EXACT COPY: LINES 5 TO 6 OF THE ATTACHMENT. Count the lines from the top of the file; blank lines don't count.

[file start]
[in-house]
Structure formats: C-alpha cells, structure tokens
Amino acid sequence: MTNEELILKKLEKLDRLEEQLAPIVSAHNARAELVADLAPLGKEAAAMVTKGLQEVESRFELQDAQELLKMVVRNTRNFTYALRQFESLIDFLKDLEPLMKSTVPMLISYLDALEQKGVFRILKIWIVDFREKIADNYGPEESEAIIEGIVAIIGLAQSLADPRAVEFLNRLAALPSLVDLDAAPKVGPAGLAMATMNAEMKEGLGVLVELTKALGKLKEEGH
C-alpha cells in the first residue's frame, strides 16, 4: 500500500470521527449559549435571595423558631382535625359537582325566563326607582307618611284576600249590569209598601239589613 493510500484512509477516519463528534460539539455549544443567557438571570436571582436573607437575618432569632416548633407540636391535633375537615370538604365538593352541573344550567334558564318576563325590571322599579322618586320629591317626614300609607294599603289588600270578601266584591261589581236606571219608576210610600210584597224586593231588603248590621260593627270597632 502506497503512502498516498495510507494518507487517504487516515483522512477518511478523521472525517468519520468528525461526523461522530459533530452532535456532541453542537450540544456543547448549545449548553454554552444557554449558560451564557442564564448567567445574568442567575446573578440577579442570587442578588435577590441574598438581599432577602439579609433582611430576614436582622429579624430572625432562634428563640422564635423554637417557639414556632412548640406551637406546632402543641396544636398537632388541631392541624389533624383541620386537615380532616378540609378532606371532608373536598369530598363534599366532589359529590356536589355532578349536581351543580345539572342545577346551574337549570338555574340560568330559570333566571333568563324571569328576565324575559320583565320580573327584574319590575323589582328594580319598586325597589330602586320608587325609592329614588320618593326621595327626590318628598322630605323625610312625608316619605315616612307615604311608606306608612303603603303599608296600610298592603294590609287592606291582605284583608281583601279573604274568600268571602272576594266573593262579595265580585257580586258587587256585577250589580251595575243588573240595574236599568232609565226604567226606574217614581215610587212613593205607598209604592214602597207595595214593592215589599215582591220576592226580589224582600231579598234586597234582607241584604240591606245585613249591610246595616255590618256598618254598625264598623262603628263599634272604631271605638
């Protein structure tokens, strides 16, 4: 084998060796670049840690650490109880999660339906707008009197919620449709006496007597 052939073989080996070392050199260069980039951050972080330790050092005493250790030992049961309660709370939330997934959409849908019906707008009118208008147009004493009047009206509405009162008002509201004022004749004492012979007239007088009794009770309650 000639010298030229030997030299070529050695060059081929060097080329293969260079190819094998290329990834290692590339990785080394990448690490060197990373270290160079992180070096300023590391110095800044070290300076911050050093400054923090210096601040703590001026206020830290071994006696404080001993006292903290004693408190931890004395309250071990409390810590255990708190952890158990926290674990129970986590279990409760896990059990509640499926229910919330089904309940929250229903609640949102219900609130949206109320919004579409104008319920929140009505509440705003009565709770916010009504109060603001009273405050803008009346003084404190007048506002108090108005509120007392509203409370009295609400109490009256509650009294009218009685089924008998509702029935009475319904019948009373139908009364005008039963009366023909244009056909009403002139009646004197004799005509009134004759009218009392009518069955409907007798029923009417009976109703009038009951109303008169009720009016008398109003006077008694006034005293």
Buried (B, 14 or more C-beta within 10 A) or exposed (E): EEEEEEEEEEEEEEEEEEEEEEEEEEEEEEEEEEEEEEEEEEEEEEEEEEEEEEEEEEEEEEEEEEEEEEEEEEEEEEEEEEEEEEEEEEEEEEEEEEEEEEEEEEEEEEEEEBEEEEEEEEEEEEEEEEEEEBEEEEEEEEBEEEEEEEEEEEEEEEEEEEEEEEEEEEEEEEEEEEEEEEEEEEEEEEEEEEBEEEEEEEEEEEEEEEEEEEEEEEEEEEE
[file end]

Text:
């Protein structure tokens, strides 16, 4: 084998060796670049840690650490109880999660339906707008009197919620449709006496007597 052939073989080996070392050199260069980039951050972080330790050092005493250790030992049961309660709370939330997934959409849908019906707008009118208008147009004493009047009206509405009162008002509201004022004749004492012979007239007088009794009770309650 000639010298030229030997030299070529050695060059081929060097080329293969260079190819094998290329990834290692590339990785080394990448690490060197990373270290160079992180070096300023590391110095800044070290300076911050050093400054923090210096601040703590001026206020830290071994006696404080001993006292903290004693408190931890004395309250071990409390810590255990708190952890158990926290674990129970986590279990409760896990059990509640499926229910919330089904309940929250229903609640949102219900609130949206109320919004579409104008319920929140009505509440705003009565709770916010009504109060603001009273405050803008009346003084404190007048506002108090108005509120007392509203409370009295609400109490009256509650009294009218009685089924008998509702029935009475319904019948009373139908009364005008039963009366023909244009056909009403002139009646004197004799005509009134004759009218009392009518069955409907007798029923009417009976109703009038009951109303008169009720009016008398109003006077008694006034005293």
Buried (B, 14 or more C-beta within 10 A) or exposed (E): EEEEEEEEEEEEEEEEEEEEEEEEEEEEEEEEEEEEEEEEEEEEEEEEEEEEEEEEEEEEEEEEEEEEEEEEEEEEEEEEEEEEEEEEEEEEEEEEEEEEEEEEEEEEEEEEEBEEEEEEEEEEEEEEEEEEEBEEEEEEEEBEEEEEEEEEEEEEEEEEEEEEEEEEEEEEEEEEEEEEEEEEEEEEEEEEEEBEEEEEEEEEEEEEEEEEEEEEEEEEEEE